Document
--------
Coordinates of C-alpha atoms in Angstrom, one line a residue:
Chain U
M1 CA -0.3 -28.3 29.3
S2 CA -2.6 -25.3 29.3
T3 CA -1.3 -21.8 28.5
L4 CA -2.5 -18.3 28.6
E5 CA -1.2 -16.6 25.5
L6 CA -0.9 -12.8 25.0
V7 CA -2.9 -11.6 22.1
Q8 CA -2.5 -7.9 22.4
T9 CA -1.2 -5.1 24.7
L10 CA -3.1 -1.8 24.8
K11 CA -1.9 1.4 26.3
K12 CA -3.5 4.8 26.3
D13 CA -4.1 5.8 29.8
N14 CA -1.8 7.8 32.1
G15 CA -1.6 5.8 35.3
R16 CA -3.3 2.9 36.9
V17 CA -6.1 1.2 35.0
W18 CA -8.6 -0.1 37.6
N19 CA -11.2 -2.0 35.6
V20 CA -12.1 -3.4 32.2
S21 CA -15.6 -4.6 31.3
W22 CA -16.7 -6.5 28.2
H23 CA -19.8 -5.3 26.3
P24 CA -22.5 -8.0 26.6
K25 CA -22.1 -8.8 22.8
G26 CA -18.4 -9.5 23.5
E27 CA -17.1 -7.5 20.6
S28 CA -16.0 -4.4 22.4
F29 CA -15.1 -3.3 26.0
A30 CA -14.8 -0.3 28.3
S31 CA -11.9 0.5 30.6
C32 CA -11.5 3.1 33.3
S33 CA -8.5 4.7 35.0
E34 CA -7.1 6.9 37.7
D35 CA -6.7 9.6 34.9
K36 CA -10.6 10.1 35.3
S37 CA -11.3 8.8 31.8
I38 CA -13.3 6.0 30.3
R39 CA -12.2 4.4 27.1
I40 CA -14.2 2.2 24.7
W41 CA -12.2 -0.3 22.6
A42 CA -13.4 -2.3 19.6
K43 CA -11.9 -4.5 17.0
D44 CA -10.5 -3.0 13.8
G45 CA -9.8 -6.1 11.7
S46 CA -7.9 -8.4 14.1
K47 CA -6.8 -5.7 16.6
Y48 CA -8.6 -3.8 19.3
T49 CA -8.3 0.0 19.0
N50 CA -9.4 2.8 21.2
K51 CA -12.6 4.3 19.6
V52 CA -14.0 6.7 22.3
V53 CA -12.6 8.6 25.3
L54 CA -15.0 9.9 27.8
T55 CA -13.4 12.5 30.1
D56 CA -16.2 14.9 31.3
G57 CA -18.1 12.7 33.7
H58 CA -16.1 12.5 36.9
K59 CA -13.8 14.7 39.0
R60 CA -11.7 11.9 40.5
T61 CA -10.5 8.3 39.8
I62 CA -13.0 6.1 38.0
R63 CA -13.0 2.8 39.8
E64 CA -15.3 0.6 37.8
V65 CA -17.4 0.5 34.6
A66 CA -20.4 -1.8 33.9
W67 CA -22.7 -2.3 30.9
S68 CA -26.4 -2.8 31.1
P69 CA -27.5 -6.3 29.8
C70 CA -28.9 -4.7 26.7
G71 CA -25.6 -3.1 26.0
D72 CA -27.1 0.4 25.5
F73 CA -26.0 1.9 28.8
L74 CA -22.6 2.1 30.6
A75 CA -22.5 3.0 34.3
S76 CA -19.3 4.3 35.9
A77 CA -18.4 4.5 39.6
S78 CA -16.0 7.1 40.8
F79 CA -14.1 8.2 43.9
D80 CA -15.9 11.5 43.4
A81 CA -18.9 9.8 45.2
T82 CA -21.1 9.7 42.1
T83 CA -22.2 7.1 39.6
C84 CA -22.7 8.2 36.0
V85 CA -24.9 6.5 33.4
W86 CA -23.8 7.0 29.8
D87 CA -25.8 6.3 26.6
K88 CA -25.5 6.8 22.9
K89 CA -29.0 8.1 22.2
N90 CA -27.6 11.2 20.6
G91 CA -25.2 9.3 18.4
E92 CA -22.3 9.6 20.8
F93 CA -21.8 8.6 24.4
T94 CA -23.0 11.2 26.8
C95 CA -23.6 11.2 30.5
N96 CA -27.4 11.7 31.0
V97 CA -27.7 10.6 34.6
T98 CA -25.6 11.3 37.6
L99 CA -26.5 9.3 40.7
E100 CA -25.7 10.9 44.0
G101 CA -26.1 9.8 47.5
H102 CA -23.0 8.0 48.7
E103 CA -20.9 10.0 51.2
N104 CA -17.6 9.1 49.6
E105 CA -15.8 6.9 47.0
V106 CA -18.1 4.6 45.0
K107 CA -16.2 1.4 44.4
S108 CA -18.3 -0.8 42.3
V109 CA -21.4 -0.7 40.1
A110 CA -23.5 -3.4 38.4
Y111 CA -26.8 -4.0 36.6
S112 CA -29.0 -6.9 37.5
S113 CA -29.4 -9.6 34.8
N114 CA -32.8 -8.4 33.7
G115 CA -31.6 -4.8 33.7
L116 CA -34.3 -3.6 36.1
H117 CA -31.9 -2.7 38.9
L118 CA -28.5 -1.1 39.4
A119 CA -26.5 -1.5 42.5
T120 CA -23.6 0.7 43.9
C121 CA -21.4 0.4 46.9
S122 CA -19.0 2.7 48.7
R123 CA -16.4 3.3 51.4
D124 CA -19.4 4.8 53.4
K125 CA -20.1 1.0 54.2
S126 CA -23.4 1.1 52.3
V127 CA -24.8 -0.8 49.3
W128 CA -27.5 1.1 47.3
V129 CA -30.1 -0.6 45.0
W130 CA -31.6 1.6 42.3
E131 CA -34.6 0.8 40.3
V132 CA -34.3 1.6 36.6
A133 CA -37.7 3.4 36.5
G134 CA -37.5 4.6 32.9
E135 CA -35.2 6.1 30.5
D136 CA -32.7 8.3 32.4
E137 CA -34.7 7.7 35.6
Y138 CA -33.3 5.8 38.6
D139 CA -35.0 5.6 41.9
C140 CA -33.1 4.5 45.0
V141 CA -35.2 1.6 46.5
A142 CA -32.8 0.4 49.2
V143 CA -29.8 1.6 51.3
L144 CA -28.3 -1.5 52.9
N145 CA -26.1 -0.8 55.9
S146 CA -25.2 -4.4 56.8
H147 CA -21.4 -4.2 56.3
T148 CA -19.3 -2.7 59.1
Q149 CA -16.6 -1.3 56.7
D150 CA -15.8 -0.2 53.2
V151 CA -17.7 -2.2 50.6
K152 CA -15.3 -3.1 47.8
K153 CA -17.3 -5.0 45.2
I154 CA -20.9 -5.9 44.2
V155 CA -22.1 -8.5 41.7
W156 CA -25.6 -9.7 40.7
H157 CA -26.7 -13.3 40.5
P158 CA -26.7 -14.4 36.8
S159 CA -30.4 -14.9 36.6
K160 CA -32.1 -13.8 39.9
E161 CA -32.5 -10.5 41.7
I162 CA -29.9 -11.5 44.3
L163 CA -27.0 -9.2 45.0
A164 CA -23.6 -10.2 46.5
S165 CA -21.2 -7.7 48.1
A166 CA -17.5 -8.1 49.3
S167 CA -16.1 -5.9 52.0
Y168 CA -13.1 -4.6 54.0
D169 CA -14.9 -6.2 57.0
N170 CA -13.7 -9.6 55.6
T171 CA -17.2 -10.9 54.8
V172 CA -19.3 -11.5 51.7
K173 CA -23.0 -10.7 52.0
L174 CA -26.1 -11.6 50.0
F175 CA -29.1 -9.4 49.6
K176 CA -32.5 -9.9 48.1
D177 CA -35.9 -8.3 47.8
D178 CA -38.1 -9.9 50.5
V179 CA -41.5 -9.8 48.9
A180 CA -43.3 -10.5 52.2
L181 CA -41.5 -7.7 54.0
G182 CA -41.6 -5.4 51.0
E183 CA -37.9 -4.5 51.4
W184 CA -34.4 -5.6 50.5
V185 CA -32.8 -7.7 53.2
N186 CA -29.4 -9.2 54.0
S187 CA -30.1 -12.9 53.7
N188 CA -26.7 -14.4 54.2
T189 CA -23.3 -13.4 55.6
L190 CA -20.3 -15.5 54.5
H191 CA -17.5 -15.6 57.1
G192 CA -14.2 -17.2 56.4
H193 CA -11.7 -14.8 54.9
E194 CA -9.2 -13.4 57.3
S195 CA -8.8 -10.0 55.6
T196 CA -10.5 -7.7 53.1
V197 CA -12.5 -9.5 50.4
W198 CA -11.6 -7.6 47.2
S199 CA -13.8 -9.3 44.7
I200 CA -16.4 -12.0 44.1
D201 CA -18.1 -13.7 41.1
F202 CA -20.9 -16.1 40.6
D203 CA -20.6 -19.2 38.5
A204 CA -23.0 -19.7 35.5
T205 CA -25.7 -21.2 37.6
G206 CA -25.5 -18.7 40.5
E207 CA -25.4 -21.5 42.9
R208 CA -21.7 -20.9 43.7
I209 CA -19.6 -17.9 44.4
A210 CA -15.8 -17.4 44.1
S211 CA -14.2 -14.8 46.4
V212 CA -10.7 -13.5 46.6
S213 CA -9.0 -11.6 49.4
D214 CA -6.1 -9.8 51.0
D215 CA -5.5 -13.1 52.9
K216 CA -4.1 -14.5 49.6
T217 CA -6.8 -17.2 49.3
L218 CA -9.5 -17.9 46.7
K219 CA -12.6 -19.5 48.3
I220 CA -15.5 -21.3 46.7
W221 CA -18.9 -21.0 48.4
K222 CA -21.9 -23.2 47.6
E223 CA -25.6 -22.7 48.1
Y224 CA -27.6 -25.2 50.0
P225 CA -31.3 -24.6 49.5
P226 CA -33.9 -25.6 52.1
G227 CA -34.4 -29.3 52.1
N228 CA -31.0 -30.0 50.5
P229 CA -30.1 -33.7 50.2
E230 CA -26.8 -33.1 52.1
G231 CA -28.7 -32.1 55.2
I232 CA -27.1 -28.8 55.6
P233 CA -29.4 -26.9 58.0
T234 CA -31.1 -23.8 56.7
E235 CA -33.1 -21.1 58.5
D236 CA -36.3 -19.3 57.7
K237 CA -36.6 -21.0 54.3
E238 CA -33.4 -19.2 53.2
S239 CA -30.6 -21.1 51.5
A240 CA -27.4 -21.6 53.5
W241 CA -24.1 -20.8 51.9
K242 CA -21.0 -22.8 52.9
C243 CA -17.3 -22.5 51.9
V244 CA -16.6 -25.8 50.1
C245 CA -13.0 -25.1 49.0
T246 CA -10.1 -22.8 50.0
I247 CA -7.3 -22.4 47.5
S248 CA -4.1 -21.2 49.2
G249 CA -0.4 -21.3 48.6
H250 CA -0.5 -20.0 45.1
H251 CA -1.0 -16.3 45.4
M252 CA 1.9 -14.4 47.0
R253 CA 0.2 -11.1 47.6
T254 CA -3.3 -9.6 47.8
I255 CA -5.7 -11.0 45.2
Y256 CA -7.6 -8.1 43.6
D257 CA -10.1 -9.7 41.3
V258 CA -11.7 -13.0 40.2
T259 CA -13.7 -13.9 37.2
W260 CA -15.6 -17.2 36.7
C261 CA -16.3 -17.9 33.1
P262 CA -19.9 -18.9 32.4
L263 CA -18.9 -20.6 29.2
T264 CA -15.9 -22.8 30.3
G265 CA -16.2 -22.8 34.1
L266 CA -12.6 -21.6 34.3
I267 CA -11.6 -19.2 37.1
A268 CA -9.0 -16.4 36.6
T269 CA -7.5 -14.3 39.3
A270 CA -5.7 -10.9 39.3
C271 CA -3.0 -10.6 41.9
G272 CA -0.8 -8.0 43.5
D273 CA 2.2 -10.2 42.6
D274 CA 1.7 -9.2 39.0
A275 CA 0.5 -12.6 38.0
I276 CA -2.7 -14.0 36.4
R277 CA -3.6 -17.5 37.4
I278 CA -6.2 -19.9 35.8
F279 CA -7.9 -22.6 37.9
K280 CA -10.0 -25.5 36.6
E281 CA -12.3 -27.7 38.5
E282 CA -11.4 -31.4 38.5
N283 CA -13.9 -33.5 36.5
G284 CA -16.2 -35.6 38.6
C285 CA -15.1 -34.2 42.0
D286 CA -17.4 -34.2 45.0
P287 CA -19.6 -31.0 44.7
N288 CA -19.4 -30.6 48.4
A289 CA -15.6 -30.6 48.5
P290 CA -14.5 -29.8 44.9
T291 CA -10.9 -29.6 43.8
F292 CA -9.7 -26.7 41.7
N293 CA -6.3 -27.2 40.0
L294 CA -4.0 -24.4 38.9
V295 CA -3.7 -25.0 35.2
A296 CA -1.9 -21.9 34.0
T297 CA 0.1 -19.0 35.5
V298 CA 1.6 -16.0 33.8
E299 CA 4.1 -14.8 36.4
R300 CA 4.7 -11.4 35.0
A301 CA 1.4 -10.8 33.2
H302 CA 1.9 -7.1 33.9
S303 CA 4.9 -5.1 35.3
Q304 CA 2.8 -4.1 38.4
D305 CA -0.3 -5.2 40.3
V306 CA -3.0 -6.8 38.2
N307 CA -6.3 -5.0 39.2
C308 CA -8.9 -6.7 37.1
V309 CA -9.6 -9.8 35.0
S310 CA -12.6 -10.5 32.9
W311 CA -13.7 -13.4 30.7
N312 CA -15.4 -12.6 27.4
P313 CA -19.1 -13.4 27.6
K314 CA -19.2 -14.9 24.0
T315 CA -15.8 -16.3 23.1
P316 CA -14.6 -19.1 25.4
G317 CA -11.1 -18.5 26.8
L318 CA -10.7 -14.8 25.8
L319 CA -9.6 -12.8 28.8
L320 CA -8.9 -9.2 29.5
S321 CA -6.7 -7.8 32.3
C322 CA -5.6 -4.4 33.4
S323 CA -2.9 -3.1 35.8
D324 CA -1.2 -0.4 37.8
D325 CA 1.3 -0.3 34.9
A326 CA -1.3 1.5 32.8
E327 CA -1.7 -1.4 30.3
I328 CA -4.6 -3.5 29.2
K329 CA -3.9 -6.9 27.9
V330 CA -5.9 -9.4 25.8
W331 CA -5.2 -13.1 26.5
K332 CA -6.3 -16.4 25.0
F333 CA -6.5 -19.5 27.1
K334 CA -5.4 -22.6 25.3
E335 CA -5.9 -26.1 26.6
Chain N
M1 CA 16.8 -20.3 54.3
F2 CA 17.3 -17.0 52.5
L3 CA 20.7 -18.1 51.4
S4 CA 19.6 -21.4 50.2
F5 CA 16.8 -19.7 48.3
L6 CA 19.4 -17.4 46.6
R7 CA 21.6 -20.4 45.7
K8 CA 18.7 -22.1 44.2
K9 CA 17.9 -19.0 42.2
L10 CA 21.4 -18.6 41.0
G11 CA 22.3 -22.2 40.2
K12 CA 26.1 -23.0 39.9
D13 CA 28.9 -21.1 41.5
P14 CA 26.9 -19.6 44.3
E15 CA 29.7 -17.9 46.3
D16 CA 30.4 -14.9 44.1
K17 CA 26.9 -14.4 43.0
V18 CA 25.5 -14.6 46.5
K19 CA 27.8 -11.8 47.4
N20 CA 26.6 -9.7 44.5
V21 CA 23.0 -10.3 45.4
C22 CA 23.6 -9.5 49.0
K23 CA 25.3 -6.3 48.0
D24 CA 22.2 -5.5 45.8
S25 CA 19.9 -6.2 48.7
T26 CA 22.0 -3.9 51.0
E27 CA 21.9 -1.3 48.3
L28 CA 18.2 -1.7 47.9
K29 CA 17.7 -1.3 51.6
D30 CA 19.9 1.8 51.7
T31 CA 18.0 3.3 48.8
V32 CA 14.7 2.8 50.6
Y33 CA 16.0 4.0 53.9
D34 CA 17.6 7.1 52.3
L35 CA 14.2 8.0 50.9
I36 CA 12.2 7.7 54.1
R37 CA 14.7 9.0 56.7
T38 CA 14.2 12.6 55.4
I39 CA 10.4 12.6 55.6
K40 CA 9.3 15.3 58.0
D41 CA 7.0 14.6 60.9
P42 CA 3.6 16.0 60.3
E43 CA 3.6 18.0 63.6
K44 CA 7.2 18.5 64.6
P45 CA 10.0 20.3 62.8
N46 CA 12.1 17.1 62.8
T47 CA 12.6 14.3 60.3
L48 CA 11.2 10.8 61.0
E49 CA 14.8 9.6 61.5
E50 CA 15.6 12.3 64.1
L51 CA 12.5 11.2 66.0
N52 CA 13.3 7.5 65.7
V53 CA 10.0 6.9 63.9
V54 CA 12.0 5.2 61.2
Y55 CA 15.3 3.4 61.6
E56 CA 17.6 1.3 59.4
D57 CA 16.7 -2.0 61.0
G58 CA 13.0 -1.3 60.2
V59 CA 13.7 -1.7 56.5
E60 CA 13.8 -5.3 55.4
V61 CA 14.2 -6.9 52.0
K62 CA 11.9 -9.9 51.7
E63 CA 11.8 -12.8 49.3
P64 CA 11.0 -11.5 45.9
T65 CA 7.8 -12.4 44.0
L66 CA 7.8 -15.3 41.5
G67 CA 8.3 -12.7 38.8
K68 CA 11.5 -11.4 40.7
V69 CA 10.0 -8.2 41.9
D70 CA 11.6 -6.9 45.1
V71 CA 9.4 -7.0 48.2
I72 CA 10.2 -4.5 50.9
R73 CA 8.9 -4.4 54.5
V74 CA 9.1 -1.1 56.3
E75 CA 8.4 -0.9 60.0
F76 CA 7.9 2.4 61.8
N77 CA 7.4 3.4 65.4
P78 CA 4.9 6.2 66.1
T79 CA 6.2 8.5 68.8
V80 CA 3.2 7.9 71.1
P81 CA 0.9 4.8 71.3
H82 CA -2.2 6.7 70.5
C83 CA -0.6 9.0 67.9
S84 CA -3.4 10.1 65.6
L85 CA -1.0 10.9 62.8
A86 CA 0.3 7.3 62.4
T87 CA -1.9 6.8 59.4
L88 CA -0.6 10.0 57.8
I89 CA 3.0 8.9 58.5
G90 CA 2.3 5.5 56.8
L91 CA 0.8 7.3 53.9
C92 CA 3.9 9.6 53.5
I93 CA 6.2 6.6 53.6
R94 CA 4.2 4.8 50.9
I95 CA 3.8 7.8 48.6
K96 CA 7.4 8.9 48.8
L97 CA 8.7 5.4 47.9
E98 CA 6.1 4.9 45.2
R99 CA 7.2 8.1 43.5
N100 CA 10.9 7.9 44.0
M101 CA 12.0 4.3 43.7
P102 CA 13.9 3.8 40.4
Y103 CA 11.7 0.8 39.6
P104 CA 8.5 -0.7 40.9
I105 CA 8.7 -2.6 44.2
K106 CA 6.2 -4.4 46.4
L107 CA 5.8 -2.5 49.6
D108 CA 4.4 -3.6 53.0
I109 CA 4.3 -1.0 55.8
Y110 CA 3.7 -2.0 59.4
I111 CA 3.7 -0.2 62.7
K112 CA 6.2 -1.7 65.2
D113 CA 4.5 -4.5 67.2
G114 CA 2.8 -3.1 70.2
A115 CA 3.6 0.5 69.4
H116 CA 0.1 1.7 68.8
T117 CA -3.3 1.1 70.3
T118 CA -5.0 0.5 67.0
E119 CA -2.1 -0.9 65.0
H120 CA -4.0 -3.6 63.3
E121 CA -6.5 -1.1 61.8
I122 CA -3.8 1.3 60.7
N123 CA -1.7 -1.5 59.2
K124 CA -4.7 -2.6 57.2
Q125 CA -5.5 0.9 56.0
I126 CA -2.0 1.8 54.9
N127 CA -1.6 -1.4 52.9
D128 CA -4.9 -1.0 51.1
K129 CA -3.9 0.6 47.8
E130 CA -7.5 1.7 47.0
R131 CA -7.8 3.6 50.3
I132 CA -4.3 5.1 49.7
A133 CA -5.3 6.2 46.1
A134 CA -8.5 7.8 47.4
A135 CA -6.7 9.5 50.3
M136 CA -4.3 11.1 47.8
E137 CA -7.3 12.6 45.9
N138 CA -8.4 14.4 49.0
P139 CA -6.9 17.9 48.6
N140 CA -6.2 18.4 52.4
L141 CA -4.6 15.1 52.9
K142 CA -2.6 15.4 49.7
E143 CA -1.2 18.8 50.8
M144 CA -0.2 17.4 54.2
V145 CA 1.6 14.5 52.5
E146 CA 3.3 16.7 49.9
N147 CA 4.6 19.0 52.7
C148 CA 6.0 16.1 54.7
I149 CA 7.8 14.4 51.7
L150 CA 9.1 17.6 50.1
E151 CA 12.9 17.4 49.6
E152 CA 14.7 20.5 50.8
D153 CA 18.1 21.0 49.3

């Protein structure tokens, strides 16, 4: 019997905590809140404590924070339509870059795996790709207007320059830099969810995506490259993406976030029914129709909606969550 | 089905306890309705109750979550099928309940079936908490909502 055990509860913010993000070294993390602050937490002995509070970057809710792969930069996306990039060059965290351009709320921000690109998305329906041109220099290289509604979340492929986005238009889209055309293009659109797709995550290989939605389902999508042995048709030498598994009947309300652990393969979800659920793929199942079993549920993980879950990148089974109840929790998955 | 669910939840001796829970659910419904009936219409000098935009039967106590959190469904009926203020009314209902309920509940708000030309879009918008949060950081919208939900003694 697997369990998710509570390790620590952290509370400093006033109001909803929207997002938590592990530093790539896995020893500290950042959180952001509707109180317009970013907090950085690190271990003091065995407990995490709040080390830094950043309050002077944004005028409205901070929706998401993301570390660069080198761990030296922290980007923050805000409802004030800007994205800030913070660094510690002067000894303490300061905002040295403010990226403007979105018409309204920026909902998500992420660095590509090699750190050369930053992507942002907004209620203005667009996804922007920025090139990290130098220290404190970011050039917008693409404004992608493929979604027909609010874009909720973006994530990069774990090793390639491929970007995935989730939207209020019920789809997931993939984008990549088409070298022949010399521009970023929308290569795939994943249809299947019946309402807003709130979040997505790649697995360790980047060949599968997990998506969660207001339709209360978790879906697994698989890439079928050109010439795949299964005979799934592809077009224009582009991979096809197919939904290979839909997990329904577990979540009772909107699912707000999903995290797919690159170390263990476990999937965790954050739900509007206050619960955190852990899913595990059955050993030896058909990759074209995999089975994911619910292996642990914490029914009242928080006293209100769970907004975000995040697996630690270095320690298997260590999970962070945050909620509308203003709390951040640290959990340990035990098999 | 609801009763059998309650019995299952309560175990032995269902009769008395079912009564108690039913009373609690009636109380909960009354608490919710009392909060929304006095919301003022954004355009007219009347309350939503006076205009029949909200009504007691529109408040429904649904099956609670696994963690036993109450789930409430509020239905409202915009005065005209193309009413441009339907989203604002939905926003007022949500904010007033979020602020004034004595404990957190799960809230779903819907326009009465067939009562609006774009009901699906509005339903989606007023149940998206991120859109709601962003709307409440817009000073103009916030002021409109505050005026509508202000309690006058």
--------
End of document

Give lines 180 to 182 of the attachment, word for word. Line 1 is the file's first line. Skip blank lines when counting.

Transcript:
D178 CA -38.1 -9.9 50.5
V179 CA -41.5 -9.8 48.9
A180 CA -43.3 -10.5 52.2